1. We need to identify and empower female athletes - for the right reasons
The #WhatIf campaign by Women in Football, which launched last month, is a great start when it comes to empowering women’s sports for the right reasons. In a nutshell, businesses such as Betfair, Sky Sports and Barclays have pledged to invest in boosting the profile of women, working in the football industry.
#WhatIf also highlights how we need initiatives like this across the whole gamut of women’s sports, and for reasons that go beyond mere tokenism. These businesses have invested in the Women in Football initiative based on individual achievements and performance, not just their gender.
We need to start championing more sportswomen from a host of different sports because they excel at their game - like kickboxer Ruqsana Bequm and footballers like Sydney Leroux. Female sport stars can generate loyal and avid fanbases, so if we can boost their exposure, we can create a compelling desirable option for businesses to spend sponsorship money with them based on both the quality of their performance and their ability to generate engaged fans, beyond a token gesture.
2. We need to look beyond reach to attract more corporate investment
Sponsorship plays a big part in funding grassroots engagement in sports, and without it, most sports will struggle.
That 0.4% statistic is shocking to say the least, and it highlights the disparity between the growing interest surrounding sportswomen, and the lack of investment in championing them.
The key issue is that businesses look at men’s and women’s sports in the same way. It’s about how many eyeballs - in stadia and on TV’s - they can reach with their sponsorship money. This is disingenuous - while the popularity of women’s sports is on the increase, it’s never going to match the same number of viewers as its male counterparts.
This might be a bitter pill to swallow, but it shouldn’t matter that women’s sports attract fewer viewers. The point is that backing female sports goes beyond how many people see your logo on TV; it’s much more about who’s watching and engaging with the game and how they subsequently feel about the backing a particular business gives to that sport. Brands such as SSE, Vitality and Kia, who are already engaged with women’s games, have spoken about how they’re viewed in a positive light from audiences at games, which has turned into increased brand-love and affinity.
3. We need to sell women’s sport on the basis of engagement and participation
One of the main reasons for the groundswell of interest around women’s sports lies in the fact that they’re viewed as being more inclusive. Men’s football and rugby games are a pleasure to watch. But fans can be too loud and/or rude for families, who don’t appreciate their kids learning a lexicon of swear words to tell the ref he’s made a bad decision.
That’s partly why we’re seeing more families attend female sporting events. They’re slowly becoming the natural home for family audiences, and they may even succeed in bringing on board people who wouldn’t naturally watch sport.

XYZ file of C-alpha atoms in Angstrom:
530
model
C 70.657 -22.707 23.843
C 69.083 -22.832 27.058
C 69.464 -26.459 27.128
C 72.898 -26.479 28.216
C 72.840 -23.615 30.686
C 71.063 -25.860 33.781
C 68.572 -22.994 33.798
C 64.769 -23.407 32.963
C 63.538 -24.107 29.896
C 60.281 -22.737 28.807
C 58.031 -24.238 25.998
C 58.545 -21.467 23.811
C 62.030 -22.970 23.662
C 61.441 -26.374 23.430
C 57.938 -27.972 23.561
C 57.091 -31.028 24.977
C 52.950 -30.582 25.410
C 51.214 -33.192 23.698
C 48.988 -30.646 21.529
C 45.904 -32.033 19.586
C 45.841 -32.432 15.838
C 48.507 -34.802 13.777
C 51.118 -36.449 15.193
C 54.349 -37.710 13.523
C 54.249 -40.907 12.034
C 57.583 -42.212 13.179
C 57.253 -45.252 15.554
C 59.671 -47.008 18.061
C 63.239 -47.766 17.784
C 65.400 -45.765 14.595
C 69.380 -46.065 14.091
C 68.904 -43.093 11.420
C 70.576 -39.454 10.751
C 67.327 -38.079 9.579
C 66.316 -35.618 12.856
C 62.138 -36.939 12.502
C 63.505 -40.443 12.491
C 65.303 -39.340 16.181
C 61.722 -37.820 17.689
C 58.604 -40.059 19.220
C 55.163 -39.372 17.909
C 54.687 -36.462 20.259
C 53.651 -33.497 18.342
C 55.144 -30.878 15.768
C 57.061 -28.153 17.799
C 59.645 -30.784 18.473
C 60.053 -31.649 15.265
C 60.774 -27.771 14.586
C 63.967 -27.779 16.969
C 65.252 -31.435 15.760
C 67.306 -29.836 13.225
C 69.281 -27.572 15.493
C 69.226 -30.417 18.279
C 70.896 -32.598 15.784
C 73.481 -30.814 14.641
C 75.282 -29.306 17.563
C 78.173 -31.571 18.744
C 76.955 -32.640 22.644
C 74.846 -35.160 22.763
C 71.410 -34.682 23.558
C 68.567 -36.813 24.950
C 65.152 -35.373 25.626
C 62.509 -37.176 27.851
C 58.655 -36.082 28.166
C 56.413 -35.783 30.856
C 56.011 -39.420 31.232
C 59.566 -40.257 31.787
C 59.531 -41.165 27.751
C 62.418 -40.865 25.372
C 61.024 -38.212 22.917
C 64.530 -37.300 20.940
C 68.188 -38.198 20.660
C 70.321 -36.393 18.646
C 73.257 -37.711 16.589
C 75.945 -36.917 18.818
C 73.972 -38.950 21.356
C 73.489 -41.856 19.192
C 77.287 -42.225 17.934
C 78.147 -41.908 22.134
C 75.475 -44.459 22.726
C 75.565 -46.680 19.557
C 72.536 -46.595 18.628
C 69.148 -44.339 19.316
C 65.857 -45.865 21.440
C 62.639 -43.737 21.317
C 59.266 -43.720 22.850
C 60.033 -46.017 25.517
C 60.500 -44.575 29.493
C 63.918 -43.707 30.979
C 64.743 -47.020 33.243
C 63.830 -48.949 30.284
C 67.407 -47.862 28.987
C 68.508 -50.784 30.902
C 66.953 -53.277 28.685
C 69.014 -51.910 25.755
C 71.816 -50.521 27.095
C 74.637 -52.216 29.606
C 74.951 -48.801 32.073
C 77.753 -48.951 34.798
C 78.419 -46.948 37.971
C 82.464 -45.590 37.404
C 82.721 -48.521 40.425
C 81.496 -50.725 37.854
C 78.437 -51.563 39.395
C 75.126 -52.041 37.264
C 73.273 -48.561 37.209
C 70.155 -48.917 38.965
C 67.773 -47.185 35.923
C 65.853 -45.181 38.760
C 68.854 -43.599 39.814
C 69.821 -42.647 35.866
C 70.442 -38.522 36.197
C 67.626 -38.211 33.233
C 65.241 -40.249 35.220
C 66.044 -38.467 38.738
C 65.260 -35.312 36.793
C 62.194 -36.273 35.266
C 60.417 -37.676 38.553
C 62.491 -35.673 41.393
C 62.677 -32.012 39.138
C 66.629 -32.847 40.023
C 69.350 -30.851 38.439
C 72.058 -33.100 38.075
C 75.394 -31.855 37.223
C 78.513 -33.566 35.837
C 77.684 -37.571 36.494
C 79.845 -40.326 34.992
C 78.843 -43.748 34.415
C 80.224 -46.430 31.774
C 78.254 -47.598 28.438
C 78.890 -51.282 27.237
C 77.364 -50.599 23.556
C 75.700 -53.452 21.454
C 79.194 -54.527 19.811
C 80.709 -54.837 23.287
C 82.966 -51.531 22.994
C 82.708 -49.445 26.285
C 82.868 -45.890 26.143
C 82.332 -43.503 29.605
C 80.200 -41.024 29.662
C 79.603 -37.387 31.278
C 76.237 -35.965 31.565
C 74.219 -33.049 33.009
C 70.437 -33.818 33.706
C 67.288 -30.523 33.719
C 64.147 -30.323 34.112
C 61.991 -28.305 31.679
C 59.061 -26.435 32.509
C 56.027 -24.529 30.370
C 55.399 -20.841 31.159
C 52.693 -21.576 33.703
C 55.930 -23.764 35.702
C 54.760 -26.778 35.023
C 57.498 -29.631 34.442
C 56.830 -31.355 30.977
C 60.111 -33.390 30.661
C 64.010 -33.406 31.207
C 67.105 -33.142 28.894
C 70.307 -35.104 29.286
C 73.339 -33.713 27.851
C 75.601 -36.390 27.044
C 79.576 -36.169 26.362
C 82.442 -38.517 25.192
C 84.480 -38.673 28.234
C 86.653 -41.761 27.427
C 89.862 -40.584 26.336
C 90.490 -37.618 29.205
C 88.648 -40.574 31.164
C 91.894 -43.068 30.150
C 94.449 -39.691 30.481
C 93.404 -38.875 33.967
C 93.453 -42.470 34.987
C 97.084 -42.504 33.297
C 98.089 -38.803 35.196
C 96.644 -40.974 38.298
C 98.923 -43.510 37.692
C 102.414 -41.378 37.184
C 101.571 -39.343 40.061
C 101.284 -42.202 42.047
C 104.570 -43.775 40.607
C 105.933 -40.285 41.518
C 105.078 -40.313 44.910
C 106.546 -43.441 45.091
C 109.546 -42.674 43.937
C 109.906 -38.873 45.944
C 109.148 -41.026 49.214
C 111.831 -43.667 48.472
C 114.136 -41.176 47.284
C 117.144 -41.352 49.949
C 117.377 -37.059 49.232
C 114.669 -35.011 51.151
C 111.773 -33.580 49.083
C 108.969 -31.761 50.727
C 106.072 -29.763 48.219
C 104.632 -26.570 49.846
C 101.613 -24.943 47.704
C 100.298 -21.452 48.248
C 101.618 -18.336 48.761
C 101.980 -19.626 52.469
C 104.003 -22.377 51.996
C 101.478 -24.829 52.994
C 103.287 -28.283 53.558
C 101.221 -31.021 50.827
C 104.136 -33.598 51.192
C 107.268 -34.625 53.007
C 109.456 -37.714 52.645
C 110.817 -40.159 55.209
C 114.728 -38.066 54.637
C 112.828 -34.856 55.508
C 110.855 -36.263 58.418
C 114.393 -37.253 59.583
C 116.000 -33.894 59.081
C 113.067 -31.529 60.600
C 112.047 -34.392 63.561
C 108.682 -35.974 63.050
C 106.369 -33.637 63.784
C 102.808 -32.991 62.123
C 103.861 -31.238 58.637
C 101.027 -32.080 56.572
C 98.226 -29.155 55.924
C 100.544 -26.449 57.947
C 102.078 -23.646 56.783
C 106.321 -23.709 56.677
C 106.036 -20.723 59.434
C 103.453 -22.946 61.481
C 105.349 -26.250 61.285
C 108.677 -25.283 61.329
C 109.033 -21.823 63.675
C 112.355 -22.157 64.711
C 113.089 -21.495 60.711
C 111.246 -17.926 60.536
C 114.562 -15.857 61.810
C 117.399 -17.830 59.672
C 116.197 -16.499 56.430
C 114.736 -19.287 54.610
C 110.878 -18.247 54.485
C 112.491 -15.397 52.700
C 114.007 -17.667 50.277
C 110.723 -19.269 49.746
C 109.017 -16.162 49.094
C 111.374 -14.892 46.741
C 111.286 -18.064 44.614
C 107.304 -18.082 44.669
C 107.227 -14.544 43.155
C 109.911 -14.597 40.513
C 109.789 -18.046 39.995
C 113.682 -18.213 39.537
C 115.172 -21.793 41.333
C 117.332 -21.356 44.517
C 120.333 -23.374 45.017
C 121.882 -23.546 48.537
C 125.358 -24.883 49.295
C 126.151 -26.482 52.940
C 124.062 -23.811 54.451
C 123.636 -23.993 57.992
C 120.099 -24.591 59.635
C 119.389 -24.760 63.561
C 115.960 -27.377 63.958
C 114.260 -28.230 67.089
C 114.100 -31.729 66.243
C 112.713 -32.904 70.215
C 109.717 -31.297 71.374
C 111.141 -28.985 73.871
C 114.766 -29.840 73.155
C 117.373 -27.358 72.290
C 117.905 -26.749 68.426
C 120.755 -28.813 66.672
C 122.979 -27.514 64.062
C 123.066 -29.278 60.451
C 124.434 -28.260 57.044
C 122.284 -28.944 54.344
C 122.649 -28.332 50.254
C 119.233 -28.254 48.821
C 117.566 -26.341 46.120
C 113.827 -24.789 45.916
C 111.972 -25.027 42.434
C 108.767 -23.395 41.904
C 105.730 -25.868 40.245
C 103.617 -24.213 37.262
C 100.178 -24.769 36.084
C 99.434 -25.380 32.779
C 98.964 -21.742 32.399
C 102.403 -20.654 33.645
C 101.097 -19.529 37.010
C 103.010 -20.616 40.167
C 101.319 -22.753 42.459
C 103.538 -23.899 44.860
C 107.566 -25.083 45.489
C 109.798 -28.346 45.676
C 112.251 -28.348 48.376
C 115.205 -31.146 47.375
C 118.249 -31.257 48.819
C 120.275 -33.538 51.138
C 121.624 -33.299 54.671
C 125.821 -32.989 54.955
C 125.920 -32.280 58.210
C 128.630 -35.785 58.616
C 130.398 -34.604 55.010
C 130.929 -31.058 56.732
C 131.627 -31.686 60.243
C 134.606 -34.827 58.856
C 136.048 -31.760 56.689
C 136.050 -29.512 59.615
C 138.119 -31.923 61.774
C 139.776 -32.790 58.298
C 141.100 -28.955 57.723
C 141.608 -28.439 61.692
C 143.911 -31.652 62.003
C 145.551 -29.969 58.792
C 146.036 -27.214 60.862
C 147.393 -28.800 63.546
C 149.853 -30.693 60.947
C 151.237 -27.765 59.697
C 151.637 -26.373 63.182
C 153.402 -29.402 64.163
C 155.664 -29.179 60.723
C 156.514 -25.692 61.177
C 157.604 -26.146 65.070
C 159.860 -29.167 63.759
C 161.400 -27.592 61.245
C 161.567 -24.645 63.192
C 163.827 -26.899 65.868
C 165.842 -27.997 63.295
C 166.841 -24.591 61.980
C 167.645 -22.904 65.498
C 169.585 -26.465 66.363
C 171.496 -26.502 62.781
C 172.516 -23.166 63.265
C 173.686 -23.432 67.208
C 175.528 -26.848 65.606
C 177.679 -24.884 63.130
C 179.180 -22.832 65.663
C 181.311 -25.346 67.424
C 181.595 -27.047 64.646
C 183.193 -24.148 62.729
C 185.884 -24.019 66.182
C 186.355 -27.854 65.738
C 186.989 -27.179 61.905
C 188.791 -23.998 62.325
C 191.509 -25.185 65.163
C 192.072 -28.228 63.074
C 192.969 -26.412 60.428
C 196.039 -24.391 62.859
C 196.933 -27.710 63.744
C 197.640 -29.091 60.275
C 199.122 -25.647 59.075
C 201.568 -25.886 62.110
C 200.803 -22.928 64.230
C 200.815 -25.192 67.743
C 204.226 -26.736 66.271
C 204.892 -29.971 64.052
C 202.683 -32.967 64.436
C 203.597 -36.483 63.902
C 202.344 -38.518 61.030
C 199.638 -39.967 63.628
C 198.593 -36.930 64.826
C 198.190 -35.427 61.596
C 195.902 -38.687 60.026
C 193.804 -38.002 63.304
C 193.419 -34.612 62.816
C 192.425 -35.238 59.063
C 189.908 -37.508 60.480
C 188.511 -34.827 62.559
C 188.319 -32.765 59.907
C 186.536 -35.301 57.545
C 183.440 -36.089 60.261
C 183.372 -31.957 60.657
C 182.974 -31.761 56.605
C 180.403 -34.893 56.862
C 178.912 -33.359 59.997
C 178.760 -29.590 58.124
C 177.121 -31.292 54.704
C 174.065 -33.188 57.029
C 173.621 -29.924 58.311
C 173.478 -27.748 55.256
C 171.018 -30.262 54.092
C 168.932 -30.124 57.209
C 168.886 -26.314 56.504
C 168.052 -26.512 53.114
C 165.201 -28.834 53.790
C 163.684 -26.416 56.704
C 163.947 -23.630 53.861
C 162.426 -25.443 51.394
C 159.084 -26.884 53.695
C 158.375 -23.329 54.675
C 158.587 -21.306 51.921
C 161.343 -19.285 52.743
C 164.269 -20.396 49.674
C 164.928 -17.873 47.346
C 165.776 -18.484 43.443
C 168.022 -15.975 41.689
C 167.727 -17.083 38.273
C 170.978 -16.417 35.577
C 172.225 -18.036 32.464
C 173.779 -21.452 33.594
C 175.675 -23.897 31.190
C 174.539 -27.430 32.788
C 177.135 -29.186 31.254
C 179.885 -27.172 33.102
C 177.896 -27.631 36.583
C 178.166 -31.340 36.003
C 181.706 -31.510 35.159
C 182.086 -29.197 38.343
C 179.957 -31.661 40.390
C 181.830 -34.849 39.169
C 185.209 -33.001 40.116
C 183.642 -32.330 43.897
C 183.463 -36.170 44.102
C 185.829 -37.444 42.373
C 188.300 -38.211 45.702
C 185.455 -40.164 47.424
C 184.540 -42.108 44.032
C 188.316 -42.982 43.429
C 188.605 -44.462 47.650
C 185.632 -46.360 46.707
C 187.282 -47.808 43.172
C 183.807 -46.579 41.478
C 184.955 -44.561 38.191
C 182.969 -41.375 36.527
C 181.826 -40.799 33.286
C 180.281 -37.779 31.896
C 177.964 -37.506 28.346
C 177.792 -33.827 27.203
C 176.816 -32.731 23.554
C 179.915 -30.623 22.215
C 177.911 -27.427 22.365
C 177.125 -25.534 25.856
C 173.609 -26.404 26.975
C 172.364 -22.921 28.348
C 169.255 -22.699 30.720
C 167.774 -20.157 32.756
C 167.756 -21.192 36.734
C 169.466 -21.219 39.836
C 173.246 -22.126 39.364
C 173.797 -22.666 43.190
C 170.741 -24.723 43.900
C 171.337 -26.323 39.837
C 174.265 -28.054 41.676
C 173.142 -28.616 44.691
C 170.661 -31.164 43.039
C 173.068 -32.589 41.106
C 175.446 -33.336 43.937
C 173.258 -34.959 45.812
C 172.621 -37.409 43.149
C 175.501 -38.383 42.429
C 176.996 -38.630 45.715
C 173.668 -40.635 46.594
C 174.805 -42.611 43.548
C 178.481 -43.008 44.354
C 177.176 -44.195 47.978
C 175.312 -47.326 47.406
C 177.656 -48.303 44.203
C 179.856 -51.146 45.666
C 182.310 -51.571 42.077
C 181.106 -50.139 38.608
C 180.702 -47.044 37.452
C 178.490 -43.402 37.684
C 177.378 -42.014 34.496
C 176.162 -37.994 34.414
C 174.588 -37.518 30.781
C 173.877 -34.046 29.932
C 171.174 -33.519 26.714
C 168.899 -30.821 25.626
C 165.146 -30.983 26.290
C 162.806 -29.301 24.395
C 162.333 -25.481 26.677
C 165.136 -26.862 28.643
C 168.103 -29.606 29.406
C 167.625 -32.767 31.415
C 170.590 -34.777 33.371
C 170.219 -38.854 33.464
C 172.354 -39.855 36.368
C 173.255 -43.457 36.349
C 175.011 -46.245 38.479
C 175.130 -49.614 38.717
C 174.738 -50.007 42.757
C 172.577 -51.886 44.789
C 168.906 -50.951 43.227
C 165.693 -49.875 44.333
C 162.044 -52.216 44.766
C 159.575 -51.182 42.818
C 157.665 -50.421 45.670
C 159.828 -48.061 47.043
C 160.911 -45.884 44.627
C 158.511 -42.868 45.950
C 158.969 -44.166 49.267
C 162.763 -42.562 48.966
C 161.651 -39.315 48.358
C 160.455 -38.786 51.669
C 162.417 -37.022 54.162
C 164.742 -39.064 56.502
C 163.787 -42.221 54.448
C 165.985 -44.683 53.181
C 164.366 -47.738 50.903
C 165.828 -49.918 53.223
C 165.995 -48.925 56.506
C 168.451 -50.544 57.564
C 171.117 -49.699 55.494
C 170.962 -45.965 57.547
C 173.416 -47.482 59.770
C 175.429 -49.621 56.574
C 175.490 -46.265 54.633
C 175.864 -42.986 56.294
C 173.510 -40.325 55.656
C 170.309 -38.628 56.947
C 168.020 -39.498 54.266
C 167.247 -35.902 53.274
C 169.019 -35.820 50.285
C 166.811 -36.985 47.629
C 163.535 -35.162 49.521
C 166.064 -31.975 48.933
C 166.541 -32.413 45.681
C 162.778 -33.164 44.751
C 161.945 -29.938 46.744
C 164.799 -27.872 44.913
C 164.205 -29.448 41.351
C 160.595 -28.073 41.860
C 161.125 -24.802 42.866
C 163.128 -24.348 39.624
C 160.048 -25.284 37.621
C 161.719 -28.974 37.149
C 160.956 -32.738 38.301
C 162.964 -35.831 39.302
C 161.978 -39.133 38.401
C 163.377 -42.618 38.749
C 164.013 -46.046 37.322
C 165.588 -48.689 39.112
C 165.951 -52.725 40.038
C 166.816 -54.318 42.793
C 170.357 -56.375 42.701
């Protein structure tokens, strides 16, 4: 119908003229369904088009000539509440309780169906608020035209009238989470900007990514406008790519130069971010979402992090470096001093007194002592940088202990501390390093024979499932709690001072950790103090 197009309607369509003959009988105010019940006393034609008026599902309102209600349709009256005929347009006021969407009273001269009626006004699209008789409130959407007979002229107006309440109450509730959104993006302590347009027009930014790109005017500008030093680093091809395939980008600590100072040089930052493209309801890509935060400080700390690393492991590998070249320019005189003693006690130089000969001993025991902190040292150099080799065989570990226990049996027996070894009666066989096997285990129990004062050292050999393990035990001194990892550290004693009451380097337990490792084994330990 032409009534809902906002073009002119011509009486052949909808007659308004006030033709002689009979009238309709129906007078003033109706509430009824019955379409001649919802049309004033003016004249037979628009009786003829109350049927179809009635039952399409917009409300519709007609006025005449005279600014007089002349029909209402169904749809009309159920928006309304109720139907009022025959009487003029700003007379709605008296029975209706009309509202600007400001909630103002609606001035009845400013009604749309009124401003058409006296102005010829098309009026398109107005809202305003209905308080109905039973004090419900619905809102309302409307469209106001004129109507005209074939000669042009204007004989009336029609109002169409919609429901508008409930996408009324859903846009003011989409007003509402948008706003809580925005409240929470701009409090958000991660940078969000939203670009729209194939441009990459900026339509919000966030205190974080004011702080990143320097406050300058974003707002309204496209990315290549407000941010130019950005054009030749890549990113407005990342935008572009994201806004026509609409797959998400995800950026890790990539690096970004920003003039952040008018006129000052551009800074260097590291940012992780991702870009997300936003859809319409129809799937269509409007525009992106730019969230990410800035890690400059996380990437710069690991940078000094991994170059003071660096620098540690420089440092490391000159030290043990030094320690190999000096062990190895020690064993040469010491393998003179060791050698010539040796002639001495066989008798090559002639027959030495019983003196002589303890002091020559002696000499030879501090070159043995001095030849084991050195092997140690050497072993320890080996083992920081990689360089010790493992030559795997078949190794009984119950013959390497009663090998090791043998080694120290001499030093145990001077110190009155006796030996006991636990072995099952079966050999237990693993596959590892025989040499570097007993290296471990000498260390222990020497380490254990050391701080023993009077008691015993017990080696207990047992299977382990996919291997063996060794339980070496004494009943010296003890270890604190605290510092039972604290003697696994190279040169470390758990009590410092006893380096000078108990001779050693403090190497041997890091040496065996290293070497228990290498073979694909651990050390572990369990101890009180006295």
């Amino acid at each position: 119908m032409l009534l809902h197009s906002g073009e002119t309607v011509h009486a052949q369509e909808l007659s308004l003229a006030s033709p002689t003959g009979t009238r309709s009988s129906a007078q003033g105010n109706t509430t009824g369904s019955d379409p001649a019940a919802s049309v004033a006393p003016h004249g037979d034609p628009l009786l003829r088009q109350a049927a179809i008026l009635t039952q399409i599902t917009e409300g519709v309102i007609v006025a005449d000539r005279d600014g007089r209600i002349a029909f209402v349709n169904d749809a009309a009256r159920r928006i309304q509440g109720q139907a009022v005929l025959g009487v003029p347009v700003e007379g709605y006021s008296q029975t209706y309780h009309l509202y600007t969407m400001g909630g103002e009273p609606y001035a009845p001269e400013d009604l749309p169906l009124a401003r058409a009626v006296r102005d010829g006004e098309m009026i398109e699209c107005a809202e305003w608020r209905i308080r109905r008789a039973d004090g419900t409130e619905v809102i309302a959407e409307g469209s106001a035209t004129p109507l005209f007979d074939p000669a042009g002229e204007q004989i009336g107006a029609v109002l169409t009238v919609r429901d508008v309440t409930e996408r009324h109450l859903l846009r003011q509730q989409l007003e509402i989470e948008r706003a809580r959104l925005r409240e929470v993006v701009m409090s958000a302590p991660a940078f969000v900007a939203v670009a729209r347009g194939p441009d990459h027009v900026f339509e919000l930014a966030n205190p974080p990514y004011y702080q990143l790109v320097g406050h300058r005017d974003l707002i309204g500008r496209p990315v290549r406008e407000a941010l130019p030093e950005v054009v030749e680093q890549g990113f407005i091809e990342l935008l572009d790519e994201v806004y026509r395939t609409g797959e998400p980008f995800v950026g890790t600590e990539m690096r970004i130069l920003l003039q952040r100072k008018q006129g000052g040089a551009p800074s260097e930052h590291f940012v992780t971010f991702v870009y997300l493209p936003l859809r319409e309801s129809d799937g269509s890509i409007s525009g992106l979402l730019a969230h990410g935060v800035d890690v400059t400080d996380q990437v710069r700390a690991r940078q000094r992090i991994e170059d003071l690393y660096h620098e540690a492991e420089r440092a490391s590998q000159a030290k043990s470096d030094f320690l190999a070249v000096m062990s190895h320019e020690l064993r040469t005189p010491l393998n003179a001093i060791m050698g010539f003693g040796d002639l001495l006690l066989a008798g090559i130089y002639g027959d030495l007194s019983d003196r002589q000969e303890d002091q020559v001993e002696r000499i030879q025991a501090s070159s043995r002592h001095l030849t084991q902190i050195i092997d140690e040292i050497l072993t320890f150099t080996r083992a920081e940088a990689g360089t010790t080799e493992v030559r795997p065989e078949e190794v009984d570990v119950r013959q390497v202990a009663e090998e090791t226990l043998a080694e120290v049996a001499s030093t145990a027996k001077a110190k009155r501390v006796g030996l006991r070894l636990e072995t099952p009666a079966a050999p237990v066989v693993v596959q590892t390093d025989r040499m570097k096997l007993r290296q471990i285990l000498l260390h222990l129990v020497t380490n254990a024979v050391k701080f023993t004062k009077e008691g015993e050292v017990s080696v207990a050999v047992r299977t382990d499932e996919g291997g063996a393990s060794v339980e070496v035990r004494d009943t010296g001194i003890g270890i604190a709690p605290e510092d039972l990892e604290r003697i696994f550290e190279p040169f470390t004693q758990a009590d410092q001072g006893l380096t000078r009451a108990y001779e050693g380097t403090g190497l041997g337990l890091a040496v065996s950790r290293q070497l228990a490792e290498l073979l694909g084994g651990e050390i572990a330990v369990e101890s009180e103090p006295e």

But not only do these games attract a different audience, and therefore, different brands backing them, female athletes have also been shown to appeal to fans in different ways. They’re seen as more likeable and appealing - for example, during this year’s Winter Olympics, a study found that Team USA’s sportswomen drove more social media engagements per athlete than the sportsmen.
So while it’s never been a better time to be a female athlete, the commercial future can be much brighter. Women’s sports deserves to be in the mainstream. But it’s only through continued investment - which we can achieve if we market female sports in the right way, by focusing on the above three points - that we’ll keep growing the female game, and continue to raise the bar.
Unrealized Potential: The High Cost of Gender Inequality in Earnings is the first in a series of reports that aim to measure the global economic costs of gender inequality. This first report measures these losses in lifetime earnings.
In many countries, girls’ average educational attainment remains lower than boys and adult women are less literate than men. Apart from these gender gaps in educational attainment, discrimination and social norms shape the terms of female labor force participation. Women are less likely than men to join the labor force and to work for pay. When they do, they are more likely to work part-time, in the informal sector, or in occupations that have lower pay. These disadvantages translate into substantial gender gaps in earnings, which in turn decrease women’s bargaining power and voice.
In addition, many girls are married or have children before the age of 18, before they may be physically and emotionally ready to become wives and mothers. Women and girls also face higher risks of gender-based violence in their homes, at work, and in public spaces. Their voice and agency is often lower than that of males, whether this is within the household, at work, or in national institutions. This also affects their children. For example, children of young and poorly educated mothers often face higher risks of dying by age five, being malnourished, and doing poorly in school. Fundamentally, gender inequality disempowers women and girls in ways that deprive them of their basic human rights.
This lack of opportunities for girls and women entails large economic costs not only for them, but also for their households and countries. Achieving gender equality would have dramatic benefits for women and girls’ welfare and agency. This, in turn, would greatly benefit their households and communities, and help countries reach their full development potential. It would reduce fertility in countries with high population growth, as well as reduce under-five mortality and stunting, thereby contributing to ushering the demographic transition and the associated benefits from the demographic dividend.
Some key findings: